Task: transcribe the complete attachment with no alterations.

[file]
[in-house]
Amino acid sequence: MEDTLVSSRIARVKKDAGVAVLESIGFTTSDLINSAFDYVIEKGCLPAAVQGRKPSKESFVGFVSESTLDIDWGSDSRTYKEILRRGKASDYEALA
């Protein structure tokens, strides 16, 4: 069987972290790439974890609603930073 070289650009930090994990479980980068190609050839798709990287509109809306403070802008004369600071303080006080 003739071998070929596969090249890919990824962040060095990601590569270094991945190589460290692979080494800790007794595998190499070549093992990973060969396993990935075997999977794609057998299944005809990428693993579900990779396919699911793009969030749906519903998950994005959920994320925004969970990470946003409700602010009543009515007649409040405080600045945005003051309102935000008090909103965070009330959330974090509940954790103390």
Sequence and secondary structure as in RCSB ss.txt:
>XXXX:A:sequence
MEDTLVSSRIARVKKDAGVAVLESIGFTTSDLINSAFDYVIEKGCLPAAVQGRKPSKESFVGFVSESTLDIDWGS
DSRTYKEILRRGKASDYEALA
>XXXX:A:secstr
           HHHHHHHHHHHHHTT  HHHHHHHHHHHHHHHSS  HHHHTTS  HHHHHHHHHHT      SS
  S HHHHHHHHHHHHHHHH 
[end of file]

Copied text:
[in-house]
Amino acid sequence: MEDTLVSSRIARVKKDAGVAVLESIGFTTSDLINSAFDYVIEKGCLPAAVQGRKPSKESFVGFVSESTLDIDWGSDSRTYKEILRRGKASDYEALA
């Protein structure tokens, strides 16, 4: 069987972290790439974890609603930073 070289650009930090994990479980980068190609050839798709990287509109809306403070802008004369600071303080006080 003739071998070929596969090249890919990824962040060095990601590569270094991945190589460290692979080494800790007794595998190499070549093992990973060969396993990935075997999977794609057998299944005809990428693993579900990779396919699911793009969030749906519903998950994005959920994320925004969970990470946003409700602010009543009515007649409040405080600045945005003051309102935000008090909103965070009330959330974090509940954790103390």
Sequence and secondary structure as in RCSB ss.txt:
>XXXX:A:sequence
MEDTLVSSRIARVKKDAGVAVLESIGFTTSDLINSAFDYVIEKGCLPAAVQGRKPSKESFVGFVSESTLDIDWGS
DSRTYKEILRRGKASDYEALA
>XXXX:A:secstr
           HHHHHHHHHHHHHTT  HHHHHHHHHHHHHHHSS  HHHHTTS  HHHHHHHHHHT      SS
  S HHHHHHHHHHHHHHHH 